hot  /  reviews  /  video  /  blogs  /  forum

CES 2009: Flock! hands-on impressions

10:20 AM on 01.12.2009 // Conrad Zimmerman
  @ConradZimmerman

You see that video right up there? That's a trailer for the coolest thing I saw at CES. Oh, sure, Resident Evil 5 was being played on the side of Planet Hollywood and there was a porn convention going on in Vegas at the same time, but Flock! speaks to my interests in a way that half-naked starlets and zombies never could.

Okay, maybe that's going a little bit too far. Let's just say that Flock! is one of the downloadable games I'm most excited for right now. After having the chance to play the game, I am ready to spread my intense love of sheep all over Destructoid. I'm totally Scottish over them. Seriously.

Hit the jump and I'll try not to get too much in your eyes.

Photo Gallery:   (you can use your arrow keys)


Flock!

If you could not tell from the trailer, the goal of Flock! is to use a flying saucer to herd the animals of each level into your mothership (or "Mother Flocker"). There are several different types of animals to deal with in addition to the aforementioned sheep. While they share one trait in that they're terrified of your saucer, they react to you and the environment in different ways. Pigs, for example, roll about and collect mud on their bodies, while chickens will dart quickly away from you through short-range flight.

Each level has a certain number of animals that you must herd to progress. Sometimes it is as simple as getting a few of one type of critter home, while other levels require a combination of multiple animals. You score points for engaging animals and for each that you successfully herd. If you can get them to the ship quickly enough, bonus points are awarded.

Flock!

The environments offer a myriad of ways to keep you from getting your hands on those sweet sheepies. Every level is an island, often with gaps at the edges that make it easy for errant animals to fall to their doom if you are not careful. Some animals refuse to pass over certain terrain hazards while others are drawn to them. Scarecrows instill terror in the same way your saucer does and will send animals scattering if they get too close.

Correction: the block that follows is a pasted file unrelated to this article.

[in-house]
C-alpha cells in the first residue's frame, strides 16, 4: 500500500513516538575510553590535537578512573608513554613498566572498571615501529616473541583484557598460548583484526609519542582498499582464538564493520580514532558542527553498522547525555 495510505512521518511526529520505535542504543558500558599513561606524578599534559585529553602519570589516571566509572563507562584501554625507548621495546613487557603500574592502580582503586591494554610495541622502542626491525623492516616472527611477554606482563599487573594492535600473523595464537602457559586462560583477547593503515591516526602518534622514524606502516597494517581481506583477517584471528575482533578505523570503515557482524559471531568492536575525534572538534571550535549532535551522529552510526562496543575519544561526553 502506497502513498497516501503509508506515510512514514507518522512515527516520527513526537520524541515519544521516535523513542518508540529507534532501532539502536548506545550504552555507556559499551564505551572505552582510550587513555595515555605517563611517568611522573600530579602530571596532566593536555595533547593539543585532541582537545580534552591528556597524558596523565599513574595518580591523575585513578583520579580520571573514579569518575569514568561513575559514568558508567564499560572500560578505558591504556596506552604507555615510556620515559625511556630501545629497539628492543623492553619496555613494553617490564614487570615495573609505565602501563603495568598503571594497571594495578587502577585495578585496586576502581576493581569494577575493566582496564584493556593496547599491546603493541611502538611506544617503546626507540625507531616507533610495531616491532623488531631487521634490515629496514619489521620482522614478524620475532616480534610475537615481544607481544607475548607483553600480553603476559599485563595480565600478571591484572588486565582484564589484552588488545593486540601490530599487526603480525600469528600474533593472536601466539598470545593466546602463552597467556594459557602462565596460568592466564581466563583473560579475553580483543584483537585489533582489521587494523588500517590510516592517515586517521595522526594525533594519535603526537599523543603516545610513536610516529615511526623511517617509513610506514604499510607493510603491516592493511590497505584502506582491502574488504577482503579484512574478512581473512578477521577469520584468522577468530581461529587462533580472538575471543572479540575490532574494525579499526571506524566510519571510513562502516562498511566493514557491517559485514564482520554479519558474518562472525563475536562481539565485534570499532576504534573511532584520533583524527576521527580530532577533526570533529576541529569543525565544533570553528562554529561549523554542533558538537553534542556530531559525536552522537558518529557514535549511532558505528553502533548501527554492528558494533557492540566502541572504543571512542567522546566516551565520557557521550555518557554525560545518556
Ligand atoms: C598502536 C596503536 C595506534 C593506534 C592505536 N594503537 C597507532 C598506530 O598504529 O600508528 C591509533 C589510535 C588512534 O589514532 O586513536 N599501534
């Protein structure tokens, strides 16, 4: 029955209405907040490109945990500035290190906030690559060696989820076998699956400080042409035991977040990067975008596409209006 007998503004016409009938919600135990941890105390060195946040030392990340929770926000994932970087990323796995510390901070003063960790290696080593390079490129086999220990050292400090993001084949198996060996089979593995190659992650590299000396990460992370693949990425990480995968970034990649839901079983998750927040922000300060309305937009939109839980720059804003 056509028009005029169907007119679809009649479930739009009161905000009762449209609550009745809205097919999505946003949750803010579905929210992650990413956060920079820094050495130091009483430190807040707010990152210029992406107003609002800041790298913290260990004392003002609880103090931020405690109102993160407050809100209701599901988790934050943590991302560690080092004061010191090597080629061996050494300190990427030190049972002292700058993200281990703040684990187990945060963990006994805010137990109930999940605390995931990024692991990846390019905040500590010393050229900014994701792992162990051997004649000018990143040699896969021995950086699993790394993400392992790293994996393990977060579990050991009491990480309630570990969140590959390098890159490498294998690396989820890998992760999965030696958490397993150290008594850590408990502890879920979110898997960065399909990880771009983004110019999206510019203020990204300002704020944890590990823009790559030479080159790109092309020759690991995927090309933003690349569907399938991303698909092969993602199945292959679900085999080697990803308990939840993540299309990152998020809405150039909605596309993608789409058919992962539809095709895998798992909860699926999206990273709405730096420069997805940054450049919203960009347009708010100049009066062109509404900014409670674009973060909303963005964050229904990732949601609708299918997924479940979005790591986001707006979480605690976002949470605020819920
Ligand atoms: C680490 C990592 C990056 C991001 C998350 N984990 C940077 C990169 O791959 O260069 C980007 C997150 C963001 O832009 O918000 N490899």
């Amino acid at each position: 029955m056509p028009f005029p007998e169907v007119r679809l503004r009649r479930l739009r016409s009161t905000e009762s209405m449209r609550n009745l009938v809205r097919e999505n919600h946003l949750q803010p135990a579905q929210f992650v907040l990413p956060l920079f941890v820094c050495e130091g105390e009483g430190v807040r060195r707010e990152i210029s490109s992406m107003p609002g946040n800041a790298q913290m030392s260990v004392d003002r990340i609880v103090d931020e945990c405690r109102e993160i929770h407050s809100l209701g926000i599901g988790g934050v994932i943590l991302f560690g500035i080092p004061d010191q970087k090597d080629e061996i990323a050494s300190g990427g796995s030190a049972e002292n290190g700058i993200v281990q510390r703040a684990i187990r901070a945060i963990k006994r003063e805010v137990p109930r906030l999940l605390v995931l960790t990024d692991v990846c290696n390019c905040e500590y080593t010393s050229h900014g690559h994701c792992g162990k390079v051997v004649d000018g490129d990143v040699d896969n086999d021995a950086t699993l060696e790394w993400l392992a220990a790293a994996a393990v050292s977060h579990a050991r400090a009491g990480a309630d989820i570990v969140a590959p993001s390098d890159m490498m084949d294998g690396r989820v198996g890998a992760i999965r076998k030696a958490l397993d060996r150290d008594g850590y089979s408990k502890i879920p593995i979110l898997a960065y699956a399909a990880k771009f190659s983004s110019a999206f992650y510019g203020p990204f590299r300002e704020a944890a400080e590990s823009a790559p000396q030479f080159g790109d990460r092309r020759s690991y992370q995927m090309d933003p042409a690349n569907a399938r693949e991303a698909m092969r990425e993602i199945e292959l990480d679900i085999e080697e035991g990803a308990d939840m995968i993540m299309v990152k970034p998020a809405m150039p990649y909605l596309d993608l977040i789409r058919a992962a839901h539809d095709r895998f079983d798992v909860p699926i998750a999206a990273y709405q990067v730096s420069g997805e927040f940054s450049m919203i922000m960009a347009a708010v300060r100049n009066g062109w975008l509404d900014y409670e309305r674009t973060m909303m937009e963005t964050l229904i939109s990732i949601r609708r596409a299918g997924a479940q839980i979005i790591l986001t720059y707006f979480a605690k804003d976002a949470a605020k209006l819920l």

Your saucer is equipped with only one real tool: a beam that can either lift items or press them down. If there's a fence preventing your herd from moving toward the Mother Flocker, the saucer can lift a boulder and crash it into the fence to clear the way. Should your sheep get lost in a cornfield, the beam can be employed to cut crop circles that the luscious, wooly beasts can be guided through. Then again, you could always use the beam to crush them instead, surrounded by a cacophony of bleating.

Flock!

The level I played was fairly simplistic. All I had to do was roll a boulder down a hill to break two fences, then guide a group of sheep and another group of chickens to the Mother Flocker. Other levels shown included a maze of pinball-like bumpers and pigs, where the swine bounced wildly out of control if the player failed to thread them through some tight passages. The potential is there for some truly mind-bending puzzles as you work to get the animals to pass through, using their traits to afford passage to other types while paying attention to the entire level to keep from losing control of your assorted herds.

On the whole, I'm pretty psyched for Flock!. The visual style is highly adorable and the concepts seem simple enough for just about anyone to grasp while offering enough challenge to keep fans of a good action-puzzler happy. And since a level can be played in just a few minutes (seconds even, for the simpler ones) and lots of replay value for folks interested in scoring as many points as possible or achieving a better time bonus, this is looking to be a very strong downloadable title.

There’s no release date yet; all we know is that it's expected some time this year. What I played felt very polished, so I can't imagine we have too long to wait for an announcement on when we can all be loving sheep in the privacy of our own homes. On a 360, PC or PS3, that is. Not in a very real, intimate, physical sense. That would be wrong.


 Reblog (or) Blog Reply



Conrad Zimmerman, Moustache
 Follow Blog + disclosure ConradZimmerman Tips
An avid player of tabletop and video games throughout his life, Conrad has a passion for unique design mechanics and is a nut for gaming history. He can be heard on the comedy podcast () and str... more   |   staff directory

Get more destructoid:   We're indie-run, blogging for the love of it, and our site will always be free. Optionally, you can support us and get: (1) Faster pages from our cloud server (3) Wide(r)screen (3) No big ads on Dtoid, Japanator, Tomopop, or Flixist (4) Auto contest entries, and (5) Dibs on betas & downloads. Try it out

 Setup email comments

Unsavory comments? Please report harassment, spam, and hate speech to our moderators, and flag the user (we will ban users dishing bad karma). Can't see comments? Apps like Avast or browser extensions can cause it. You can fix it by adding *.disqus.com to your whitelists.
advertisement:




Back to Top


We follow moms on   Facebook  and   Twitter
  Light Theme      Dark Theme
What is the meaning of life, and do you have any more pizza rolls?
You may remix all content on this site under Creative Commons with Attribution
- Living the dream, Since 2006 -